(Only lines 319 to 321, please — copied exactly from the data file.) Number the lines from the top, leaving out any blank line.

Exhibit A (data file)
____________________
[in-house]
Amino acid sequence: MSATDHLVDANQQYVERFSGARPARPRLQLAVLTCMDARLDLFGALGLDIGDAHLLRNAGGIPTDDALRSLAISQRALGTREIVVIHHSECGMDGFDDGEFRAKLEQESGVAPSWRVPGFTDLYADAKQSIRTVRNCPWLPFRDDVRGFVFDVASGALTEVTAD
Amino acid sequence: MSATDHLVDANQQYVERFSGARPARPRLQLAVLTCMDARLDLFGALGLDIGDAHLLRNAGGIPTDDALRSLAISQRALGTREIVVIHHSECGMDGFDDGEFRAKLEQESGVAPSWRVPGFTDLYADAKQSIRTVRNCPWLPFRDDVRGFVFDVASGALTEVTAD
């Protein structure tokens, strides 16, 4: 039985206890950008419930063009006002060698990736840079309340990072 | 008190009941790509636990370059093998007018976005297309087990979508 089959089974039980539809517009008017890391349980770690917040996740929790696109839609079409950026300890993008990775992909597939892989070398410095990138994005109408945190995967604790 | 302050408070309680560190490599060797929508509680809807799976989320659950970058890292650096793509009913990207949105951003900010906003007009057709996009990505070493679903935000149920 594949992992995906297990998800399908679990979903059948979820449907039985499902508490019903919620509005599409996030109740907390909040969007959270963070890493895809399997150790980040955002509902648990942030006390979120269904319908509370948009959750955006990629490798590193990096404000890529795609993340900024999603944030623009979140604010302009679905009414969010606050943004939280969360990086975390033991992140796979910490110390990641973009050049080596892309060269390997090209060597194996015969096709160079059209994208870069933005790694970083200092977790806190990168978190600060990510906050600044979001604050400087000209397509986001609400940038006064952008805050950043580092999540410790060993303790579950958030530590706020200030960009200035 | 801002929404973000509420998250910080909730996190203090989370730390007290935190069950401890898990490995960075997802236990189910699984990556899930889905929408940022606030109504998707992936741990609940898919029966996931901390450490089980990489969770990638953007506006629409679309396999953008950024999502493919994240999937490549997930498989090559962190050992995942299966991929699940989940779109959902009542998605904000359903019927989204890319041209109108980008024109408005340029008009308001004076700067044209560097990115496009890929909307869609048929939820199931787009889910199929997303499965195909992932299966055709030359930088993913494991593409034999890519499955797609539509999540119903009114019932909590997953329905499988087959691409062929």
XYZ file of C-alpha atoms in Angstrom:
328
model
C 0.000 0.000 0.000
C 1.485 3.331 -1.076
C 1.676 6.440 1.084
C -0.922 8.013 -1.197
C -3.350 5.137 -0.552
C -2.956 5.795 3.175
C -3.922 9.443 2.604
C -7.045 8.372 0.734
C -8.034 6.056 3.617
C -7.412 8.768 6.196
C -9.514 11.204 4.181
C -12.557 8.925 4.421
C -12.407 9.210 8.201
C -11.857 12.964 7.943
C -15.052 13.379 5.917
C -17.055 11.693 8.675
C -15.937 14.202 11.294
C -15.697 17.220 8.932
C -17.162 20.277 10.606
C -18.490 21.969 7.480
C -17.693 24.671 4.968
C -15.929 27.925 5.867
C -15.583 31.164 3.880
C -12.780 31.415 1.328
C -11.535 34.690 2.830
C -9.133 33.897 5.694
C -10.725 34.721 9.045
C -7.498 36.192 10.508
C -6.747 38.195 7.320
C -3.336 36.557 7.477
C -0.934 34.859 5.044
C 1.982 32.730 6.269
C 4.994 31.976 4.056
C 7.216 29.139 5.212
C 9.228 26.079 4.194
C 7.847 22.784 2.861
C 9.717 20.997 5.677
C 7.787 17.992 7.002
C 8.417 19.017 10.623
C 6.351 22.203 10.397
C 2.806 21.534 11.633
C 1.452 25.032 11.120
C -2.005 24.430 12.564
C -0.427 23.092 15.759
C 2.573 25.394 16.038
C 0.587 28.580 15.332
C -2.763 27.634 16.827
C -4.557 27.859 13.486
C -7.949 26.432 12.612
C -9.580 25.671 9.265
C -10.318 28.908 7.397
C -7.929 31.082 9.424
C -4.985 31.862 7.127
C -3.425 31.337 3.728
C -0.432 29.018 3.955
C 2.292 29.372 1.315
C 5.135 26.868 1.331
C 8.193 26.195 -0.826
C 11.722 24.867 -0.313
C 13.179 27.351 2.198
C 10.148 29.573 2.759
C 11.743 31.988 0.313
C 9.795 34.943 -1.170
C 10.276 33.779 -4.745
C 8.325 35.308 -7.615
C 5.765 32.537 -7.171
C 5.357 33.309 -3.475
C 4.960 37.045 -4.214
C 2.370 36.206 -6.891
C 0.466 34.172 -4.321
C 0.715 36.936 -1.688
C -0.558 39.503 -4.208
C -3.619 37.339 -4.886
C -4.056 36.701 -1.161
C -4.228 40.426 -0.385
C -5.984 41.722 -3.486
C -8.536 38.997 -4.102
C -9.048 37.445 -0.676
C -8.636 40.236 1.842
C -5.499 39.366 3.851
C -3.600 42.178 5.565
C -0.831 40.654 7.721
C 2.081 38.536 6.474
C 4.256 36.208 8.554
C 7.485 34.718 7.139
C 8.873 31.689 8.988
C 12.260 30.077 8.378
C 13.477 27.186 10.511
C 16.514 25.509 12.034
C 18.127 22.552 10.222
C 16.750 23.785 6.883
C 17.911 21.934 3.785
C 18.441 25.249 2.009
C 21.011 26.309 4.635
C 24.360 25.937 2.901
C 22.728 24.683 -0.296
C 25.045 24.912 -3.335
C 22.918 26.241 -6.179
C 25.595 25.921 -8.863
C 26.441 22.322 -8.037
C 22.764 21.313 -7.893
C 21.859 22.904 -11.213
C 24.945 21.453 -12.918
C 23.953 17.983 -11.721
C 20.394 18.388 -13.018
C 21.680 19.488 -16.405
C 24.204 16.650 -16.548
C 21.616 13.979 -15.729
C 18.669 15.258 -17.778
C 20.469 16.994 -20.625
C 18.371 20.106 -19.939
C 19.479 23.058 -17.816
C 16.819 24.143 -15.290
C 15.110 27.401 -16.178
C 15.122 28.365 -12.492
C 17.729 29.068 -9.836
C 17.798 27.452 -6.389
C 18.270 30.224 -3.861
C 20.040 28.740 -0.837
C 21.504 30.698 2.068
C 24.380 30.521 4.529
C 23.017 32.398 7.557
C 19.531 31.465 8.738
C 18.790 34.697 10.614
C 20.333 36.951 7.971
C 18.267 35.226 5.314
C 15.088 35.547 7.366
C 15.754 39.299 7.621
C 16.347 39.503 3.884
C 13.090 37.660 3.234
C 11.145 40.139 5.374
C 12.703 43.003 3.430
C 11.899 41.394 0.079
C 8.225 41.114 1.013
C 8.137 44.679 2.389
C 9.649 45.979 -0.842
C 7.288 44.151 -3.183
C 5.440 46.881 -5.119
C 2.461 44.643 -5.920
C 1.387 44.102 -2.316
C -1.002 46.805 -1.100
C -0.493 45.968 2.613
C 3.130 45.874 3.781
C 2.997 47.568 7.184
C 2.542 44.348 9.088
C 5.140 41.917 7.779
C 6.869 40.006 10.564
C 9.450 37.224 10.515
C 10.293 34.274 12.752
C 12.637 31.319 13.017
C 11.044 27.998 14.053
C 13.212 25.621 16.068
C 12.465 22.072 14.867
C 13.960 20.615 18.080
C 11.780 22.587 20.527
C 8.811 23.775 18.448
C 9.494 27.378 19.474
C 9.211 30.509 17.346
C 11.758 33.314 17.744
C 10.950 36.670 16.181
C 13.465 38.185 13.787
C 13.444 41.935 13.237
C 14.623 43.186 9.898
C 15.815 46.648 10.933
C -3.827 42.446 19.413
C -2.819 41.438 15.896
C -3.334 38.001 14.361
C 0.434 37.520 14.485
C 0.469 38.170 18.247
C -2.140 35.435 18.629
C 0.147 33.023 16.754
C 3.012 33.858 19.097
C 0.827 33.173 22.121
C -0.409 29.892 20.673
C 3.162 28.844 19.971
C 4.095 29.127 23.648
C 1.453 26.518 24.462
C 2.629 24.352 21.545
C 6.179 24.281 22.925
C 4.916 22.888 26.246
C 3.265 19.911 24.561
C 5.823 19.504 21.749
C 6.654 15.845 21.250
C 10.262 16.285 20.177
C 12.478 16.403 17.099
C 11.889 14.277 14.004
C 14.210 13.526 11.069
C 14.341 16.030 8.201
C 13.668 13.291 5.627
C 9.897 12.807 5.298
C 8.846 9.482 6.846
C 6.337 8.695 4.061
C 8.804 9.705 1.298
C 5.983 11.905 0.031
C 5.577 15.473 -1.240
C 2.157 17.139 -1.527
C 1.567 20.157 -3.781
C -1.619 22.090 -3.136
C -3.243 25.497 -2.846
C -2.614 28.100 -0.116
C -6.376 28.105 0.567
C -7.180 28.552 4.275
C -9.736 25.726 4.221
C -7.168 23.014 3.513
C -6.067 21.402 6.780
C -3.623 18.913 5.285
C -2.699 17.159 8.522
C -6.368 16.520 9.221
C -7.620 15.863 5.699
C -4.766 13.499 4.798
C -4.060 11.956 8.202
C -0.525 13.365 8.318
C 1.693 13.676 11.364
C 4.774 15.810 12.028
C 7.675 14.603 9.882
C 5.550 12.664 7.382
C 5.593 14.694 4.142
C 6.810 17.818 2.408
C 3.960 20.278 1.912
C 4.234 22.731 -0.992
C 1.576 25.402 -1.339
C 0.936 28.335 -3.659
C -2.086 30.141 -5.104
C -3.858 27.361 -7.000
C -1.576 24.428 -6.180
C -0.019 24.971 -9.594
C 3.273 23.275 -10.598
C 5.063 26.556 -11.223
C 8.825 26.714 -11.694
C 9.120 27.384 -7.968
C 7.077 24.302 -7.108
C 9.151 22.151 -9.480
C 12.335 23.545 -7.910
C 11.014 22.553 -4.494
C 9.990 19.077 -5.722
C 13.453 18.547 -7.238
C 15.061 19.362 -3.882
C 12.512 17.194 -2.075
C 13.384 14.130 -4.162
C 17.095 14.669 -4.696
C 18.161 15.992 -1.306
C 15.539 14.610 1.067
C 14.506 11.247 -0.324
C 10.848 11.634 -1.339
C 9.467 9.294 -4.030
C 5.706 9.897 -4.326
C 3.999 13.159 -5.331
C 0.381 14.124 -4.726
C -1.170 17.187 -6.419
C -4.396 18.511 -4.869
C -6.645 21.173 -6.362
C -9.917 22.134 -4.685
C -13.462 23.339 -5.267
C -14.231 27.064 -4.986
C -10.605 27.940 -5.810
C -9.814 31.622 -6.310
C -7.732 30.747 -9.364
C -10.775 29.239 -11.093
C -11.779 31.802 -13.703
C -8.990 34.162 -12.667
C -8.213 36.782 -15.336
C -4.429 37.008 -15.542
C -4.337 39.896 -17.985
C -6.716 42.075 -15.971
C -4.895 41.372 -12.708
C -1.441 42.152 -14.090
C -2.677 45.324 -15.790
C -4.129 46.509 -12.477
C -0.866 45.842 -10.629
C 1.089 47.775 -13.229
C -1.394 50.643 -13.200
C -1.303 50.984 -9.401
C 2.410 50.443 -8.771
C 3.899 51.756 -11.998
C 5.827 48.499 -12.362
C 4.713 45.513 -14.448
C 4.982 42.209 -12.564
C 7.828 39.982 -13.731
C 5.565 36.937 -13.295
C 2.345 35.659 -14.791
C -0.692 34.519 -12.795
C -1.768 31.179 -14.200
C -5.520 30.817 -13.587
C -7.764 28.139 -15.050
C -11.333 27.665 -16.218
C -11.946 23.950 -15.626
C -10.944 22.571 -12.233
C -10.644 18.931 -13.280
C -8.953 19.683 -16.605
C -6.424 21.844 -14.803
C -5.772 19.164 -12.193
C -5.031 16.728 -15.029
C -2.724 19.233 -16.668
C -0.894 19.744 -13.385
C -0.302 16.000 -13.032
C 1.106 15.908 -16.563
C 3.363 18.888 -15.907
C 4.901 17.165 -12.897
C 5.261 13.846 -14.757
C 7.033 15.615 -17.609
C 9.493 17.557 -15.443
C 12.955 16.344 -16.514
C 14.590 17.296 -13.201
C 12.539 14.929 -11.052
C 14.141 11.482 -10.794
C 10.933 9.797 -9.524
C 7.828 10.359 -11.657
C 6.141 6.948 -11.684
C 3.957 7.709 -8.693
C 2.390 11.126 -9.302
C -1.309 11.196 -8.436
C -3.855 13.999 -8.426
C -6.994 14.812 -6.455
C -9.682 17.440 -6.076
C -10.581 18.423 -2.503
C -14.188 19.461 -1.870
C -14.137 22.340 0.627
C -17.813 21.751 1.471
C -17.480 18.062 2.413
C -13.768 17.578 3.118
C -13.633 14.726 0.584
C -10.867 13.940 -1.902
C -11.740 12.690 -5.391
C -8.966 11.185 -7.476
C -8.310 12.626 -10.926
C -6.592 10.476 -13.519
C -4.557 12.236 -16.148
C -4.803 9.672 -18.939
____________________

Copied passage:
C -3.855 13.999 -8.426
C -6.994 14.812 -6.455
C -9.682 17.440 -6.076